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CU Reg Relief Bill Set For Markup

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WASHINGTON (11/12/13)--The House Financial Services Committee announced that it will mark up a bill Thursday on a credit union regulatory relief measure supported by the Credit Union National Association, one that would extend share insurance coverage to trust accounts held in the name of nonmembers.

The bill, expected to be introduced by Reps. Ed Royce (R-Calif.) and Ed Perlmutter (D-Colo.), would rectify the disparate treatment given such accounts at credit unions. In 2008, the National Credit Union Administration issued an opinion letter on insurance coverage on Interest on Lawyers' Trust Accounts (IOLTA). The accounts are those set up by lawyers at a credit union or bank to hold funds for their clients. Often, the interest accrued is paid to the state or the state bar association to fund legal services.

CUNA has noted that the situation puts credit unions at a disadvantage to attract this type of account if all the clients must be members, rather than just the attorney establishing the account. CUNA has discussed the issue both on the regulatory and legislative fronts.

Also to be considered at the Thursday markup is H.R. 3329, a bill introduced by Rep. Blaine Luetkemeyer (R-Mo.) to increase from $500 million to $1 billion the cap on the application of the Small Bank Holding Company Policy Statement on Assessment of Financial and Managerial Factors.

"We hope that the legislation considered on Thursday will be the first of several regulatory relief bills to move through the committee, and we are very appreciative of Chairman Jeb Hensarling (R-Texas) and Ranking Member Maxine Waters (D-Calif.) for their leadership in this process," noted CUNA Senior Vice President of Legislative Affairs Ryan Donovan Friday.

Other hearings on the schedule this week include:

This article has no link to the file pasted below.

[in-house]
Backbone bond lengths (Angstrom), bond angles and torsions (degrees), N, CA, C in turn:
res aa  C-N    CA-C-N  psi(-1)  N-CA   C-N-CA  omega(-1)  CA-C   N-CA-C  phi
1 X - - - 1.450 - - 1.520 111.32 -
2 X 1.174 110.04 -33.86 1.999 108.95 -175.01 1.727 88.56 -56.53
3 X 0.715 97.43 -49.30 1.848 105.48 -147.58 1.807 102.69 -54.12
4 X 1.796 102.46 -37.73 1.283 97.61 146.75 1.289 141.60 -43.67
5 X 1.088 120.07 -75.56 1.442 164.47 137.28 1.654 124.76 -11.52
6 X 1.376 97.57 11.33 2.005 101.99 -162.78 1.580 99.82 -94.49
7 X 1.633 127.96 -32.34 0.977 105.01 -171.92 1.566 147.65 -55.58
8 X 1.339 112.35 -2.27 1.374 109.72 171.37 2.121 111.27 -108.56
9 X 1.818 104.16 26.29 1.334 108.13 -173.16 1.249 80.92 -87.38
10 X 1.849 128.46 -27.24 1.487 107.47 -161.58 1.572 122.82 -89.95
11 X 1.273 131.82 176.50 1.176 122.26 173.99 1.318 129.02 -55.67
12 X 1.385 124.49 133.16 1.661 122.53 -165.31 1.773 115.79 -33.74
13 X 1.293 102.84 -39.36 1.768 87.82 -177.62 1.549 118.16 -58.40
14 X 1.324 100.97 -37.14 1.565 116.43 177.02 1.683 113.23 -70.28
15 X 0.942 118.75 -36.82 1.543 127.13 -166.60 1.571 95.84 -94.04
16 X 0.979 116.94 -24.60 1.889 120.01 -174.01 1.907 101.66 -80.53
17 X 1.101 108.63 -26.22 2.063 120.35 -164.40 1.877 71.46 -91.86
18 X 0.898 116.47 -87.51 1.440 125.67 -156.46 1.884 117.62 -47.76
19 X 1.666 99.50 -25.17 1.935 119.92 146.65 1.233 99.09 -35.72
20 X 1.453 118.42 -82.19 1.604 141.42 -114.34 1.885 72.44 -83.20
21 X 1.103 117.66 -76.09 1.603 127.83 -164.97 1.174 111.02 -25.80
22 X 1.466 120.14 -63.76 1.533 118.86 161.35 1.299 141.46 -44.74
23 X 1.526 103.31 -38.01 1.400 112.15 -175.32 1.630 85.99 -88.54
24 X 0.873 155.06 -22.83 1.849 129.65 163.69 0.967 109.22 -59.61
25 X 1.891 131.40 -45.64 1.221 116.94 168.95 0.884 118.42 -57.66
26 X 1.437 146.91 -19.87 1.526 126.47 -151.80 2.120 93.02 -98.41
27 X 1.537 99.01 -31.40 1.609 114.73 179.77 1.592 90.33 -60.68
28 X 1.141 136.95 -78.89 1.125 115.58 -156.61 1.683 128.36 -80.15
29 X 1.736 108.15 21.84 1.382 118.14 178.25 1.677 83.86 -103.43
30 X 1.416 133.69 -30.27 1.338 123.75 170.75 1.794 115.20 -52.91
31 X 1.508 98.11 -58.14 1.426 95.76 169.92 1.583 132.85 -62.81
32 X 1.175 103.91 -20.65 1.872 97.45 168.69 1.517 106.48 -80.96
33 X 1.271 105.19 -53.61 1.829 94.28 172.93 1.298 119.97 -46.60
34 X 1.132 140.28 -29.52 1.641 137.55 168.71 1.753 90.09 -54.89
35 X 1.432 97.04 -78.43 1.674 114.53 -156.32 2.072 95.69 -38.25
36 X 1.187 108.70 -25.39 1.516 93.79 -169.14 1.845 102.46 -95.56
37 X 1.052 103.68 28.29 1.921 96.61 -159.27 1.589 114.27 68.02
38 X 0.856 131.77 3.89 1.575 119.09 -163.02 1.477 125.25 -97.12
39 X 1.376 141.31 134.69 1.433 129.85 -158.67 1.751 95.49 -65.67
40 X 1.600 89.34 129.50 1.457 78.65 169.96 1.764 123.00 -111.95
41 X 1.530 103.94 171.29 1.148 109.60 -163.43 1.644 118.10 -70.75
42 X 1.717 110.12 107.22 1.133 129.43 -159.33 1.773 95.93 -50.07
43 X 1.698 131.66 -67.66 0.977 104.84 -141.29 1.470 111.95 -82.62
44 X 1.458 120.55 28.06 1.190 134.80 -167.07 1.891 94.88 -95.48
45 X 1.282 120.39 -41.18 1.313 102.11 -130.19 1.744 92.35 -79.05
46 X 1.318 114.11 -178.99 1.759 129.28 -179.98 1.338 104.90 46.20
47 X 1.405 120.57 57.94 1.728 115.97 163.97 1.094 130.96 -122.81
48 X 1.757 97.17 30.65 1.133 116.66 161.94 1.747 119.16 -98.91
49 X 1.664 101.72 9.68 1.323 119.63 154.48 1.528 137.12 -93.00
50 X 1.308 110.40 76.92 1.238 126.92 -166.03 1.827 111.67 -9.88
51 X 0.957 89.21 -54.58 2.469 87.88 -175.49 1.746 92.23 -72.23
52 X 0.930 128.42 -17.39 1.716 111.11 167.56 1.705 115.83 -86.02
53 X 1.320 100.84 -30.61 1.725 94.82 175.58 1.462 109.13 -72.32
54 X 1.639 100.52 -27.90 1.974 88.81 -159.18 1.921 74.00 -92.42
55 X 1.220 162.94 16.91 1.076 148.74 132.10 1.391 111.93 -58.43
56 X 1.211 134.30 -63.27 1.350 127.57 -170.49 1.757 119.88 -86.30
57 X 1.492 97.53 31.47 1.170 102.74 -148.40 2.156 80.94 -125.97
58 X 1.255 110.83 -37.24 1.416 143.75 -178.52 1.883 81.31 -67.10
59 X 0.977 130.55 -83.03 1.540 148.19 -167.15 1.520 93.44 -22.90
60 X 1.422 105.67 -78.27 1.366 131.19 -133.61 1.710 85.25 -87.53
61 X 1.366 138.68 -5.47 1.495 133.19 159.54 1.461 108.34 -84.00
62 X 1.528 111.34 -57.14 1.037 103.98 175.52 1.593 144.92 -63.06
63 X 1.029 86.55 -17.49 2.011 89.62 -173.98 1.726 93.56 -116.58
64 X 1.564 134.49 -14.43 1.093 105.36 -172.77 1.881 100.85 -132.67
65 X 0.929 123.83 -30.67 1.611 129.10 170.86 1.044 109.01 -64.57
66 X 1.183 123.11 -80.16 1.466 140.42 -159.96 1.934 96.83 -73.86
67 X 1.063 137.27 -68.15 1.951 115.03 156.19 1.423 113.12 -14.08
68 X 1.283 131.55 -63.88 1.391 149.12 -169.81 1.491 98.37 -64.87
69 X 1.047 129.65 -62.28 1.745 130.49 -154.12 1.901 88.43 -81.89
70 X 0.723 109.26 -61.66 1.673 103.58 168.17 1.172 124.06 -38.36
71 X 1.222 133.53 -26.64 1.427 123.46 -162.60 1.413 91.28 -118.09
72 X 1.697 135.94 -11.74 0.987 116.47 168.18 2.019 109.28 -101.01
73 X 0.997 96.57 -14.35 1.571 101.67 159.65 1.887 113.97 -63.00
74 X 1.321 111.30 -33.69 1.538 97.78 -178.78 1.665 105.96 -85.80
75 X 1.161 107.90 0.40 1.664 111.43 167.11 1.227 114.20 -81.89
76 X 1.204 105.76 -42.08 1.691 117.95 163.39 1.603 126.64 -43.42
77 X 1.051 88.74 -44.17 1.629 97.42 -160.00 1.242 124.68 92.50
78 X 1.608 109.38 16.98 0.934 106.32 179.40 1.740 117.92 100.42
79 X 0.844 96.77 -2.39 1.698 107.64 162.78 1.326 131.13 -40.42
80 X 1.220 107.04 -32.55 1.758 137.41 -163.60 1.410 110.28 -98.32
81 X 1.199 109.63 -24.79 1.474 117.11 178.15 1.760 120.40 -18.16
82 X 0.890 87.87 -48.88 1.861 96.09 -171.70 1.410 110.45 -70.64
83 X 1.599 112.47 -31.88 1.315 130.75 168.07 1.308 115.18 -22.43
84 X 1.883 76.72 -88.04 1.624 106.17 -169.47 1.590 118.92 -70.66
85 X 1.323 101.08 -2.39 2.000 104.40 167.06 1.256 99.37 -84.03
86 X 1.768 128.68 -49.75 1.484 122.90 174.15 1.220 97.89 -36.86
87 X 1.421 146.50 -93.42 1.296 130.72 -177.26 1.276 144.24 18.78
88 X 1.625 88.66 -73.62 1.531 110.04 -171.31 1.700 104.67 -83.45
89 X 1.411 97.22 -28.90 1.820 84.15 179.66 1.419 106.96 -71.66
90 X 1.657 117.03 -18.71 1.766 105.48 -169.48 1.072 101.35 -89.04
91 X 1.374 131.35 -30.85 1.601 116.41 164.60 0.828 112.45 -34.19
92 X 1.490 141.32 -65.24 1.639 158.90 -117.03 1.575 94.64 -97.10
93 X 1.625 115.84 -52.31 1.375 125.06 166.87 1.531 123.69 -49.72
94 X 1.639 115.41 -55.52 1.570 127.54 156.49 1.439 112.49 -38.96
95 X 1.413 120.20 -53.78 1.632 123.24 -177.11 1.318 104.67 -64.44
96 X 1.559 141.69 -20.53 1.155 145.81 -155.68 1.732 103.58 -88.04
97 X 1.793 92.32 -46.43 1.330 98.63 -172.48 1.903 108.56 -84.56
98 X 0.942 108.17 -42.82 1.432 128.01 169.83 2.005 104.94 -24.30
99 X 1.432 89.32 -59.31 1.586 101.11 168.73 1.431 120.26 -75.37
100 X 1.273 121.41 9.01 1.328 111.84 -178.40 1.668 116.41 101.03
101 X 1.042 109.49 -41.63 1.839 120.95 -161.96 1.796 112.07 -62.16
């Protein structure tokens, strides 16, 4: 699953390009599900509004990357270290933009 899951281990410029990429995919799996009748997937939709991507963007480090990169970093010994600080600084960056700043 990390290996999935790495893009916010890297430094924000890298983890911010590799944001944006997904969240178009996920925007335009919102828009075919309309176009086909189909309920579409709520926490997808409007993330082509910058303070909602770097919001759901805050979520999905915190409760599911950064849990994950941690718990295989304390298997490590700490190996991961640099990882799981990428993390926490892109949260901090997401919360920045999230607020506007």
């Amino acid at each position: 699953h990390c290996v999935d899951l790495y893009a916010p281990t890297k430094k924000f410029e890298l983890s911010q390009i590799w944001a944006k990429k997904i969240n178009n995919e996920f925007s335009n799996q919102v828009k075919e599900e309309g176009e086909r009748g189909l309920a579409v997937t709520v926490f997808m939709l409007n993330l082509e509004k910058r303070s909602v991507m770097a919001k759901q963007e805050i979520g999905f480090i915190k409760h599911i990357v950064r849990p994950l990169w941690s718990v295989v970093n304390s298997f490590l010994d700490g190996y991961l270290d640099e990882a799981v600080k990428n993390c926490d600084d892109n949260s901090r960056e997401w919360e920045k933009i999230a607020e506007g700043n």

• A Tuesday Senate Banking Committee hearing on the Consumer Financial Protection Bureau's semi-annual report to congress. CFPB Director Richard Cordray will testify (See News Now story: Senate Panel Hears CFPB Six-month Report Today.);
  • A Wednesday House-Senate conference committee meeting on S.Con.Res.8, which would revise fiscal 2013 budget levels, set the congressional budget for fiscal 2014, and set budgetary levels for the 2015-2023 fiscal years;
  • A Wednesday Joint Economic Committee hearing on the current economic outlook;
  • A Wednesday House Financial Services monetary policy subcommittee hearing on international central bank models; and
  • A Thursday Senate Banking Committee hearing on Janet Yellen's nomination to serve as Federal Reserve Board chair.

Cheney Report Details CU Fin Ed Efforts

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WASHINGTON (11/12/13)--The financial education efforts of TopLine FCU, Maple Grove, Minn., received top billing in this week's edition of The Cheney Report.

The $340-million-in-assets credit union held personal money management educational sessions at last month's Minnesota Student Leadership Summit. TopLine's session, "The Real World of Personal Money Management," was attended by more than 300 students and built on the themes of the event by helping students better understand how to manage finances.

TopLine FCU's story is one of several that CUNA has featured in recent editions of The Cheney Report. CUNA is collecting these stories to showcase how credit unions are joining forces to Unite for Good. Cheney has encouraged credit unions to visit and share how they are helping reach CUNA's shared, strategic vision in which Americans choose credit unions as their best financial partner.